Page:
Investigators will continue to utilize their observational talent throughout the week as they attempt to solve the case!

Ask your student:

What evidence have you collected so far in the case?

How did you do in your observation and memory skills practice?

C.S.IMSA – Drops to DNA Part 2

C.S.IMSA – Drops to DNA Part 2

The case has been cracked! Our junior forensic scientists worked in the lab today in order to extract DNA from the pieces of a broken vase that were found at the crime scene. After analyzing the evidence and comparing it to the DNA samples from several key suspects, the CSI team has identified the culprit!

Students concluded the week with a successfully cracked case, and experience with real CSI science!

Ask your student:

Were your suspicions from earlier in the week correct? If not, what evidence changed them?

What’s Up with Water? – World Water Day Site

What’s Up with Water? – World Water Day Site

Our future UN representatives successfully completed their “World Water Day” site projects and presented them to their fellow country representatives. Their ideas were great, and seeing them grow as problem-solvers and innovators throughout this week has been amazing! In just one week, they were able to research, develop, and then present plans that could save countless lives and provide our world with more resources than we thought imaginable.

Check out the link to our “World Water Day” page and take a look at some of the wonderful projects the students put together this week!!!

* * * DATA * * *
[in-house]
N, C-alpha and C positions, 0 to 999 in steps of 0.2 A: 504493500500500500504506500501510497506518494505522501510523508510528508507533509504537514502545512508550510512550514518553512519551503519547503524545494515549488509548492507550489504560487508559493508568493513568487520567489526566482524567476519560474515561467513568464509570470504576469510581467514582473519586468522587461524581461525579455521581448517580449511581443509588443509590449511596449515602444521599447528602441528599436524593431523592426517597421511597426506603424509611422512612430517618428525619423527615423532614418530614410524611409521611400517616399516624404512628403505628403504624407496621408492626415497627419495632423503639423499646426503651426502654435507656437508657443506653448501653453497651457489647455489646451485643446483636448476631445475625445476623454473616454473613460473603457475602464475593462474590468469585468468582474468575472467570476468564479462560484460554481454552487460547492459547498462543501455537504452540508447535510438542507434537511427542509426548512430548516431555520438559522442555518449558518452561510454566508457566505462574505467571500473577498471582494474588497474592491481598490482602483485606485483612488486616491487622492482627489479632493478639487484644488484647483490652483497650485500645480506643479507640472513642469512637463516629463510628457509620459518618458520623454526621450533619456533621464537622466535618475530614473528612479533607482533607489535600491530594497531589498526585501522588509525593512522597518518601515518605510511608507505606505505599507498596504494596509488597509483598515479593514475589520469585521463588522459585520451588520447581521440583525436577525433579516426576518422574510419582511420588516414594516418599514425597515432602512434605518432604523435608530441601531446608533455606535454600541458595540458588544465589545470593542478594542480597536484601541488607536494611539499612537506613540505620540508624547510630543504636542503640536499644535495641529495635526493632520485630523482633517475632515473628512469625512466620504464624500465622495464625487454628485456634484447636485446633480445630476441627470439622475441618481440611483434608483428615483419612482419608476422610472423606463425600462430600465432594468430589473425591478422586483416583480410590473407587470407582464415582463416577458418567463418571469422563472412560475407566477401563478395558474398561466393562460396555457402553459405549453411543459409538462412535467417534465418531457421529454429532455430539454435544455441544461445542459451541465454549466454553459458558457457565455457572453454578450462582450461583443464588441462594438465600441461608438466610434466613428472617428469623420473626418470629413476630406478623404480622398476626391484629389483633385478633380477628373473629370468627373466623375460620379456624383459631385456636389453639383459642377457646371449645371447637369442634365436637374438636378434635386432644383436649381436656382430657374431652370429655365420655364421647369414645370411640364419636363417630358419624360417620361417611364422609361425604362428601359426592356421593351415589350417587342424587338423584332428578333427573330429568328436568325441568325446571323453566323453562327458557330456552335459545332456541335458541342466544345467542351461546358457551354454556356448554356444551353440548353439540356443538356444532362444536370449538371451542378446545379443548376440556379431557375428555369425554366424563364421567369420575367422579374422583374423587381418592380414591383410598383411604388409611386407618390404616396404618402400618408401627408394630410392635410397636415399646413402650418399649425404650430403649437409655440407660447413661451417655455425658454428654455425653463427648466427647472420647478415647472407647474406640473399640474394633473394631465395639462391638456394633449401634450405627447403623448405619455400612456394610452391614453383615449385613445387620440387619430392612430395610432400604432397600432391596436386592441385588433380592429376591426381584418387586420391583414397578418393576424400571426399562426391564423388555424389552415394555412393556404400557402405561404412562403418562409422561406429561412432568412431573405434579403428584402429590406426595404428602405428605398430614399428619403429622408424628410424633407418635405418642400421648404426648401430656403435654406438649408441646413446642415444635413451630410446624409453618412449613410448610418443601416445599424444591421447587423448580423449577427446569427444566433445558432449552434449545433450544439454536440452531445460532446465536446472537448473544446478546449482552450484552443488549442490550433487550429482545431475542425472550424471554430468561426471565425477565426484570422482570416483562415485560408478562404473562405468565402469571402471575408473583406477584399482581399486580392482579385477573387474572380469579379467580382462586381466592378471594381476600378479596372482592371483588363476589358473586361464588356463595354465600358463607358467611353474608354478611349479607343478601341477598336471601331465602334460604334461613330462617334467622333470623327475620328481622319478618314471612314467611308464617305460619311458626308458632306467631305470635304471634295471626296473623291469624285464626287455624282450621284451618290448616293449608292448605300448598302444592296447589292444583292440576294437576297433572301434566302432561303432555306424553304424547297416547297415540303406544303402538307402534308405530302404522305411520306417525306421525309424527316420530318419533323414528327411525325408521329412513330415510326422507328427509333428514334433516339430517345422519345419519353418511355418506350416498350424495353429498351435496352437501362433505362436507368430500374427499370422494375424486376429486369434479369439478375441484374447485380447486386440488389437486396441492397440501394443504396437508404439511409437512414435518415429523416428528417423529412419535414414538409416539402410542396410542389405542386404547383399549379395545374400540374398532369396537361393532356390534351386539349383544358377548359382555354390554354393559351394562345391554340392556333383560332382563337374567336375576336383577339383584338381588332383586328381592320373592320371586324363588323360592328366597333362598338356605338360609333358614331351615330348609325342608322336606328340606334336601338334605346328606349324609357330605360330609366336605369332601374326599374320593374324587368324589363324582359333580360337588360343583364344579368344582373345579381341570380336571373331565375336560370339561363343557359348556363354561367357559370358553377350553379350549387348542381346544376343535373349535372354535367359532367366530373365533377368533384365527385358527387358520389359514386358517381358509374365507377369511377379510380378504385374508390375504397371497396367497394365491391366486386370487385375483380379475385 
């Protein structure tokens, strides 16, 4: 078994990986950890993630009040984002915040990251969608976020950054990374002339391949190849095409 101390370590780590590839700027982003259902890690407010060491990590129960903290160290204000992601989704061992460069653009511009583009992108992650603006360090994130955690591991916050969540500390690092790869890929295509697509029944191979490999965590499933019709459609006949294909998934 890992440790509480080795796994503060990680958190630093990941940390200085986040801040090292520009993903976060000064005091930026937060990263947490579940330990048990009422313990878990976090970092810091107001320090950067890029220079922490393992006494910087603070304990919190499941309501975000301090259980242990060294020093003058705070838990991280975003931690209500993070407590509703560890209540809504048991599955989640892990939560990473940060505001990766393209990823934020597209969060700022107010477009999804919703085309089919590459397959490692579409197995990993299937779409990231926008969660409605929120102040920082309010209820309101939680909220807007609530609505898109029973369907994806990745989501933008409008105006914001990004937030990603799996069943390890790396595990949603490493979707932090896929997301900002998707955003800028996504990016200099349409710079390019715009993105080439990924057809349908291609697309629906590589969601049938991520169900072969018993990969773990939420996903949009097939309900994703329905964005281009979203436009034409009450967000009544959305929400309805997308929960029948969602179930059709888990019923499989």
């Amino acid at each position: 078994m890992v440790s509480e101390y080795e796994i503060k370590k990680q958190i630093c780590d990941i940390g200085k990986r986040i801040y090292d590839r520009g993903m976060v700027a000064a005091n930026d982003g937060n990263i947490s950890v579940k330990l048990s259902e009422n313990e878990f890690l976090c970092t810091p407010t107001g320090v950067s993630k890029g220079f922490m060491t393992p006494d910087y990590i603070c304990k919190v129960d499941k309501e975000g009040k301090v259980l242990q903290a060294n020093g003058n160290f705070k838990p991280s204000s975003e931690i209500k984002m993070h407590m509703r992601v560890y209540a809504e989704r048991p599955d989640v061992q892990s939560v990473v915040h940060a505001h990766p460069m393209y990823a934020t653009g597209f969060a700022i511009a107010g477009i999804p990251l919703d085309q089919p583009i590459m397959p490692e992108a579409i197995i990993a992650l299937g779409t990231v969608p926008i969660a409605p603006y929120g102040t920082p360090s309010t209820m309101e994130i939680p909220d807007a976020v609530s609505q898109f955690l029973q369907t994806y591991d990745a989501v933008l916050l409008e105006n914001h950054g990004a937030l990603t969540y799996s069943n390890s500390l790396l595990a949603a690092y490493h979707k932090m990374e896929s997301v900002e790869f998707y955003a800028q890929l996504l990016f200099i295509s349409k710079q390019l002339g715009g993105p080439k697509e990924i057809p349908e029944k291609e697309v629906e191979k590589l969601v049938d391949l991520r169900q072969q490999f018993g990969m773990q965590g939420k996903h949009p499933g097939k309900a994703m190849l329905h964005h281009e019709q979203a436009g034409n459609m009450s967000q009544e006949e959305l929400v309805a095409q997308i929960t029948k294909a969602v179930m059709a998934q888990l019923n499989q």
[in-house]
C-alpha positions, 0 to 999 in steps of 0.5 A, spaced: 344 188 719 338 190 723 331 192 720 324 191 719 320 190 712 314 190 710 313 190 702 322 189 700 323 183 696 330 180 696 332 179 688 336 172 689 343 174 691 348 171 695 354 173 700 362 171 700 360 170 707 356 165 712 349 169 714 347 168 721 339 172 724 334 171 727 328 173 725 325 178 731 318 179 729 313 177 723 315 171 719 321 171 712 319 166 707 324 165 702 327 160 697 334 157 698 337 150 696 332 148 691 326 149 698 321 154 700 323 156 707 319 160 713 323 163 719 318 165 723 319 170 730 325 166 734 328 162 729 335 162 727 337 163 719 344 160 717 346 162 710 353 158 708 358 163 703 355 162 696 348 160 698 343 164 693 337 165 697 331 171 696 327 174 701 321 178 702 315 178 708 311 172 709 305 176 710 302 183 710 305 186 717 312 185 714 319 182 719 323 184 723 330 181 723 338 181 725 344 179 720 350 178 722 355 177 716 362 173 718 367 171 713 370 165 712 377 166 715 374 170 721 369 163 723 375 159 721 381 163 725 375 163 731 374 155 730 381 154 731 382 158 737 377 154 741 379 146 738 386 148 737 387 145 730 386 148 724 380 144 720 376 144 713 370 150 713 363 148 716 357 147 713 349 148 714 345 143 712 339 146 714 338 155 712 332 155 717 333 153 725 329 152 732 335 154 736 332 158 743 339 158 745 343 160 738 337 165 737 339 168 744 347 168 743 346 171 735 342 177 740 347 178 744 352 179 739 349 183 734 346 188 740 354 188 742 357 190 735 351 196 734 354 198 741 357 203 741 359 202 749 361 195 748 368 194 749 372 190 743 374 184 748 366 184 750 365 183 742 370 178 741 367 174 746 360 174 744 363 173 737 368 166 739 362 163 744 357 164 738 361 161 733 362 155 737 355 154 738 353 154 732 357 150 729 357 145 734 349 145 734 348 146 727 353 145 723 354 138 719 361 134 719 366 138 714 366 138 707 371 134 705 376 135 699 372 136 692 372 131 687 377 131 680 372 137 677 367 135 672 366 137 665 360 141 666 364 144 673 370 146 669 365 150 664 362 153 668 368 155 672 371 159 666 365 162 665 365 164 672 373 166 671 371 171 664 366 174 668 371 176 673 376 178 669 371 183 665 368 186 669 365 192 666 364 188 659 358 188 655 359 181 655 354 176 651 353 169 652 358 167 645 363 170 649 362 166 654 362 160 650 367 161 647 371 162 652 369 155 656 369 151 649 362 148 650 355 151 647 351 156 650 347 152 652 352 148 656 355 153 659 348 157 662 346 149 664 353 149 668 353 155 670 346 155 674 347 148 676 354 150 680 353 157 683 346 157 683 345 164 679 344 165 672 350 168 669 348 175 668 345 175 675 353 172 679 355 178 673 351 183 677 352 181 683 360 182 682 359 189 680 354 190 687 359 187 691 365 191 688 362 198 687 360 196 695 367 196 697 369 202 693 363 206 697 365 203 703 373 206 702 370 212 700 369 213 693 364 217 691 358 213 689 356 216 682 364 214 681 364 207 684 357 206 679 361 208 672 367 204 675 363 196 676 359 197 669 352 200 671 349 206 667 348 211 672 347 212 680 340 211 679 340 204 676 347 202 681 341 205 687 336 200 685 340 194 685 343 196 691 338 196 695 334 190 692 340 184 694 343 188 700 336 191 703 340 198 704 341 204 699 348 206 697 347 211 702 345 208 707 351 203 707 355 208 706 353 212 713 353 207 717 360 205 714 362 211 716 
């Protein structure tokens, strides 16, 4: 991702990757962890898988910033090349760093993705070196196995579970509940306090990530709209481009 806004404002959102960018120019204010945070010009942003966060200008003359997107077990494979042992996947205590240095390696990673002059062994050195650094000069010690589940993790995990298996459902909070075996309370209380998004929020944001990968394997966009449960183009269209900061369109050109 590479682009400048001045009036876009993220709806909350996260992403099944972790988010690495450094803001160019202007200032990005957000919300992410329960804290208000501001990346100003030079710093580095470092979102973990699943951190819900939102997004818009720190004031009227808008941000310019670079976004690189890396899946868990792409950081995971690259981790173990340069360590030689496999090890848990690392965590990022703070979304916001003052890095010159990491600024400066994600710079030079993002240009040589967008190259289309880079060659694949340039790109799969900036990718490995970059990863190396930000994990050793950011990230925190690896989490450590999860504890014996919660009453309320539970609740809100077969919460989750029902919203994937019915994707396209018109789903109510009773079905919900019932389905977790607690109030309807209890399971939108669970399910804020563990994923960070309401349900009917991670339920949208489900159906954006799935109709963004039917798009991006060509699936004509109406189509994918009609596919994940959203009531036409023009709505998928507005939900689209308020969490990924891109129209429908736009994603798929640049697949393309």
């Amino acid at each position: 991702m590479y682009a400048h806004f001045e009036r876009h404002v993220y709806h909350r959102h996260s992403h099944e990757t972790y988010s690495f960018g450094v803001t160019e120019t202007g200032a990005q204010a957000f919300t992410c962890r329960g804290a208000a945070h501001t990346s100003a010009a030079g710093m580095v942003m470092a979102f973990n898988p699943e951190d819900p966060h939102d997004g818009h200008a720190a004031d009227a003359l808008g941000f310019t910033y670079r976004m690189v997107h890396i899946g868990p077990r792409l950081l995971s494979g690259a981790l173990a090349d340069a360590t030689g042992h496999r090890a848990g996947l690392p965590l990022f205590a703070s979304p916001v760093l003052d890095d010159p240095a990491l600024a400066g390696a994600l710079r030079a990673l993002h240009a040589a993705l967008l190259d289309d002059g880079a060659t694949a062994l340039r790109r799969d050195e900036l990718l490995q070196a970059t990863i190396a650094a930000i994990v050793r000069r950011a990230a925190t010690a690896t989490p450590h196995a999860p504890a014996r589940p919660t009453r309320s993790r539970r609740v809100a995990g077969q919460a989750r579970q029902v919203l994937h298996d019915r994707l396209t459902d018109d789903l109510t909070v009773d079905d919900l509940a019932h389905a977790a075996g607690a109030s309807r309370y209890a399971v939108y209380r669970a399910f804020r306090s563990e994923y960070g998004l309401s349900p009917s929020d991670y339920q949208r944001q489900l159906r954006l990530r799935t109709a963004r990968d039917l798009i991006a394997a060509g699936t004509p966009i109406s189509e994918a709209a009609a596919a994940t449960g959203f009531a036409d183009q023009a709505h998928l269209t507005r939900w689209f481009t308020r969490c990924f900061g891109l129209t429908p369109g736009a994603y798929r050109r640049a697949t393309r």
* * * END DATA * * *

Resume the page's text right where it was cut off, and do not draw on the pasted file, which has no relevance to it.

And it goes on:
https://sites.google.com/site/worldwatertest/

What’s Up with Water? – Sink or Float

What’s Up with Water? – Sink or Float

What floats and what doesn’t? What if it’s saltwater, or freshwater? Inquiry and imagination lead our “water-ful” scholars today as they set out to answer these questions. Students worked together to come up with rules on floating items in water, then tested their hypotheses using common household items like straws, corks, and bottle caps.

The students quickly began to notice the effect of density, but still had questions. One student asked, “How are boats able to stay afloat if they’re so heavy?” Their observatory skills were put to the test and they stood up to the challenge!

 

C.S.IMSA Chicago – Tie Dyes

C.S.IMSA Chicago – Tie Dyes

The crime scene team began analyzing a promising new lead today by testing oil samples found on the driveway at the crime scene and comparing them with oil samples from suspects’ driveways. Students discovered the uses for the science of chromatography by watching how different colors separate, and using that information to match the crime scene oil with a likely culprit.

Our forensic scientists are developing a clearer picture of the case, and feel close to a breakthrough!

Ask your student:

What is chromatography used for? (separating materials)

What new information did you learn from your evidence analysis today?

What’s Up with Water? – Solubility

What’s Up with Water? – Solubility

Throughout the week, our newfound water enthusiasts have conducted various experiments to help them gain a better understanding of the unique properties of water. Today, they learned the difference between a physical and chemical change.

Students collected data for the heating curve of a solution and later compared their results to the heating curve of pure water. The knowledge they have accumulated has already become applicable to their exploration of solutions to global water issues.  “I never realized so many things naturally reacted with one another,” one student mentioned. We can’t wait to see what they come up with next!